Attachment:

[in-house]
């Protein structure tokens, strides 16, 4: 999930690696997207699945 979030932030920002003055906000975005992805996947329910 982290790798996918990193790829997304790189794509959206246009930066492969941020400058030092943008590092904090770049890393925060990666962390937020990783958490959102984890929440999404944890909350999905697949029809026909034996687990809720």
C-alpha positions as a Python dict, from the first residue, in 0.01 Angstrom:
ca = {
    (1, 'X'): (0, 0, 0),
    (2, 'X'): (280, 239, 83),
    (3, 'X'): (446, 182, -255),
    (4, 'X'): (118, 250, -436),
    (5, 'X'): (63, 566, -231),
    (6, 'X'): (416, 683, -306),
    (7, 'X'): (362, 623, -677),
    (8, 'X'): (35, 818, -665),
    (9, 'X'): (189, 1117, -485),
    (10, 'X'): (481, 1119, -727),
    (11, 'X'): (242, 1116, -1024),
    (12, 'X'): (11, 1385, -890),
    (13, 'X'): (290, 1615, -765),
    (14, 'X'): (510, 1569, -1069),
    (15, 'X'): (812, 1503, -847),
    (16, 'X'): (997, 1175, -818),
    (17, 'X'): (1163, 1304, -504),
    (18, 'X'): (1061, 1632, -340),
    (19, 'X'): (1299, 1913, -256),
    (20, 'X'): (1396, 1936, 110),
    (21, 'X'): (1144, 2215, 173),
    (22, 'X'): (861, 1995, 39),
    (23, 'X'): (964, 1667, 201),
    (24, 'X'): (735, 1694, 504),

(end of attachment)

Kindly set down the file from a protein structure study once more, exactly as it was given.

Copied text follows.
[in-house]
């Protein structure tokens, strides 16, 4: 999930690696997207699945 979030932030920002003055906000975005992805996947329910 982290790798996918990193790829997304790189794509959206246009930066492969941020400058030092943008590092904090770049890393925060990666962390937020990783958490959102984890929440999404944890909350999905697949029809026909034996687990809720």
C-alpha positions as a Python dict, from the first residue, in 0.01 Angstrom:
ca = {
    (1, 'X'): (0, 0, 0),
    (2, 'X'): (280, 239, 83),
    (3, 'X'): (446, 182, -255),
    (4, 'X'): (118, 250, -436),
    (5, 'X'): (63, 566, -231),
    (6, 'X'): (416, 683, -306),
    (7, 'X'): (362, 623, -677),
    (8, 'X'): (35, 818, -665),
    (9, 'X'): (189, 1117, -485),
    (10, 'X'): (481, 1119, -727),
    (11, 'X'): (242, 1116, -1024),
    (12, 'X'): (11, 1385, -890),
    (13, 'X'): (290, 1615, -765),
    (14, 'X'): (510, 1569, -1069),
    (15, 'X'): (812, 1503, -847),
    (16, 'X'): (997, 1175, -818),
    (17, 'X'): (1163, 1304, -504),
    (18, 'X'): (1061, 1632, -340),
    (19, 'X'): (1299, 1913, -256),
    (20, 'X'): (1396, 1936, 110),
    (21, 'X'): (1144, 2215, 173),
    (22, 'X'): (861, 1995, 39),
    (23, 'X'): (964, 1667, 201),
    (24, 'X'): (735, 1694, 504),